Musician in Hooded Fang, Phèdre, tonkapuma, and organizer/moderator of Music: Racism, Power & Privilege 101 panel.
Oh my god, I had these idealistic hopes about the panel. It was still good because of the conversation that got started, and some people might be thinking of the issues in a different way now.
But when I tried to conclude it with some small baby steps of what people can do [to make things better], the room was dead silent for, like, a minute. Then I bolted and went to the back room and started crying and crying. It was emotionally heavy.
The idea was good, but the realization that [such a panel] needed to happen was a harsh reality. When I wrote that Viet Cong article [for Exclaim!], I had the exact same feelings of being overwhelmed because, you know, this work takes a lot of time and is really annoying to do, and I’m not compensated for it. I just want to play music. But if I’m going to keep playing in this scene that’s so full of straight white men who don’t always get it, I either stop playing bass, which I don’t want to do, or play it in a different scene, which I also don’t want to do because I like playing rock music.
I feel better now. Afterwards there were a few white allies who realized they should be picking up some of the work. And a few older people of colour who have experienced all of this and either left the scene or started carving out their own niches offered up resources to pass along.
I don’t want to be seen as some anti-racist activist, especially because people have always been doing this work. There are tons of anti-racist activists out there, but they’re often working on broader social and academic levels. In the music community, there’s no authority figure, no governing bodies. You really have to take it upon yourself to learn.
The language [around these discussions] can be super-academic. It takes years to learn that language, to know what’s appropriate and feel comfortable using it.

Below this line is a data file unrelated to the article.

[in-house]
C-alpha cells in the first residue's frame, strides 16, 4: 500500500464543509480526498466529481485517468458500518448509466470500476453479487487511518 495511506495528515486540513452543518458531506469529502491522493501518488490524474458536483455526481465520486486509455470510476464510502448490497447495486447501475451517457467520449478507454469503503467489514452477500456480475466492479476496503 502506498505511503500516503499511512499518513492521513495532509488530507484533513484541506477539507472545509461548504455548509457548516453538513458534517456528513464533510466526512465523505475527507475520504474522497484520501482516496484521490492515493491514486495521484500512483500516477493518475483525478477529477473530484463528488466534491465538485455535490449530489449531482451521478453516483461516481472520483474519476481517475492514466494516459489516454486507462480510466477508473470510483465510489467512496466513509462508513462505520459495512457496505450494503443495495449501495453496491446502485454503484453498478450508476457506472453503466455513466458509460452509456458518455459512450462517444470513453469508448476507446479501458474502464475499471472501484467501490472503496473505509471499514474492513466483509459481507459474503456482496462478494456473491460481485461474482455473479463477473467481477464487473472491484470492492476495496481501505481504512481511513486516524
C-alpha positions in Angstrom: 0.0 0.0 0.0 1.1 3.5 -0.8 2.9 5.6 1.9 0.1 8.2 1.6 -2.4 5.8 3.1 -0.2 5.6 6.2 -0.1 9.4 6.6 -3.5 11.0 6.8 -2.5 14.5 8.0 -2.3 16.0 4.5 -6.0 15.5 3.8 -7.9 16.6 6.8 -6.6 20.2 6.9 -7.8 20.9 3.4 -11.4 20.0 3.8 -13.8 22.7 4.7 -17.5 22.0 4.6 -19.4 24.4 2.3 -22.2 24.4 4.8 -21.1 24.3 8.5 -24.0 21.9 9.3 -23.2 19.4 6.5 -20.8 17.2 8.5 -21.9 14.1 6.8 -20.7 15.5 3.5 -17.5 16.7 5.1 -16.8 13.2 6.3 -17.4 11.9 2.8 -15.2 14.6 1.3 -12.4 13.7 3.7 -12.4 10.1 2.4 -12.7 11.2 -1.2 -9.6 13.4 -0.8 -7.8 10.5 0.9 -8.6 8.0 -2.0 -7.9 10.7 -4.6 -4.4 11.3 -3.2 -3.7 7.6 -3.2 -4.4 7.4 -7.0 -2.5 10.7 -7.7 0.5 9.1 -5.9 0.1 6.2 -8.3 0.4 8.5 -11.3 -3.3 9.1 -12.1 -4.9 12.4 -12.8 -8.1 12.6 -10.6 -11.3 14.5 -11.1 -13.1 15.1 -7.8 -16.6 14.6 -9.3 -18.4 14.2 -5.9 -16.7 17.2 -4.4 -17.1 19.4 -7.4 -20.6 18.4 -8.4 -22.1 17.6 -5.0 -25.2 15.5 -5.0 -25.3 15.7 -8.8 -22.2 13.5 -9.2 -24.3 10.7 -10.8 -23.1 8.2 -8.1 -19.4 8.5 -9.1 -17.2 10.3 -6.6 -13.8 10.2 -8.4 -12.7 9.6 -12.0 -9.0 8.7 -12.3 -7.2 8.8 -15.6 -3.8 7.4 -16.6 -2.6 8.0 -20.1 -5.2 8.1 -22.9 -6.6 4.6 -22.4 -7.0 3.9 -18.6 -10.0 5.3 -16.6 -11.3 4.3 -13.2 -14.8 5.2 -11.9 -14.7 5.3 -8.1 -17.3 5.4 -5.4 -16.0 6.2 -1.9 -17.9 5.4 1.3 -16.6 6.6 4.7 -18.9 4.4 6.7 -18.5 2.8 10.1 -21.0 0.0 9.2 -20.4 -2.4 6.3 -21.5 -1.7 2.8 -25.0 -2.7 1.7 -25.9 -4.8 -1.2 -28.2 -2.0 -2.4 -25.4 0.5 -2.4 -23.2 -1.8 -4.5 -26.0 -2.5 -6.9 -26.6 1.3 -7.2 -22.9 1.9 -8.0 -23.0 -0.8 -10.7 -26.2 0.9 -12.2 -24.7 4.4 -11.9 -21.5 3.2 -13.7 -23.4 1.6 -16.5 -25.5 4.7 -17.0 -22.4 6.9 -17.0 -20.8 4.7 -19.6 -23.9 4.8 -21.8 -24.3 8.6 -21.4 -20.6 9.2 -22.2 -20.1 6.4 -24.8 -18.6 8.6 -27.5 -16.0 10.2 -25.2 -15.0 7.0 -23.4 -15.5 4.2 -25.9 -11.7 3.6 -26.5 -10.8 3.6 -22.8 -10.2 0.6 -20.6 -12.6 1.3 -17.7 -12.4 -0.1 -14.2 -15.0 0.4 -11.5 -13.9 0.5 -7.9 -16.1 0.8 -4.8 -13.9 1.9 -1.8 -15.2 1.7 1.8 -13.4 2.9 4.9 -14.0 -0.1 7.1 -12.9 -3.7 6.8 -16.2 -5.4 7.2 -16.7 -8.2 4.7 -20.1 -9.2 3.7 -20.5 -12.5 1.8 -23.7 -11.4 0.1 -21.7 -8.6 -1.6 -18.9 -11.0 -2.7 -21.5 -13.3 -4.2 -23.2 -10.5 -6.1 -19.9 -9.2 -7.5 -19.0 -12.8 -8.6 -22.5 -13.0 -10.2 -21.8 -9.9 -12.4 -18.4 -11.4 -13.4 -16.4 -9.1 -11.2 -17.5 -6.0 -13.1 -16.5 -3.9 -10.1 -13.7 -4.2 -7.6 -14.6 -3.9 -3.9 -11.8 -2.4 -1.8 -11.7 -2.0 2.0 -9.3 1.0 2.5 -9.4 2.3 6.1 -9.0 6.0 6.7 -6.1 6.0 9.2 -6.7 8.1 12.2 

I still have enough patience to hand-hold a little bit, but I know some people who are tired of doing that: “I’ve been doing this my whole life; it’s not my job [to educate].” They’re angry.
And other people are like, “Why are they so angry all the time?” I’m like, “Because it’s constantly in their face!” I’m okay with people being angry. You can’t take it personal.
Looking at yourself and questioning whether you’re racist is a heavy thing to deal with. But there’s no easy way to get to any new consciousness and open-mindedness. There will be obstacles and humps, and it might feel bad. This sounds clichéd and cheesy, but once you get over that, you’ll reach a new level of enlightenment and things will make more sense.
Take my bandmates, who are the sweetest, nicest guys and of course feminists. Once, on tour, we were in a Cologne hotel trying to watch a movie. I was like, “Look, again, one woman who talks about nothing!” And Daniel [Lee] goes, “I know! I know. You point it out all the time. There’s no women doing anything cool. I just want to watch the movie.”
I was like, “Whooooooa. I can’t even talk to you right now. I am done.”
But now he can barely watch any movies that are misogynist or racist. He can’t listen to the Weeknd. He’s like, “All he talks about is how high he is and all the bitches he gets to have.” He notices stuff before I do. So he’s at that level of consciousness now.
If you’re a good person and not an idiot, there’s no way you’re not going to eventually understand and internalize anti-discriminatory anything.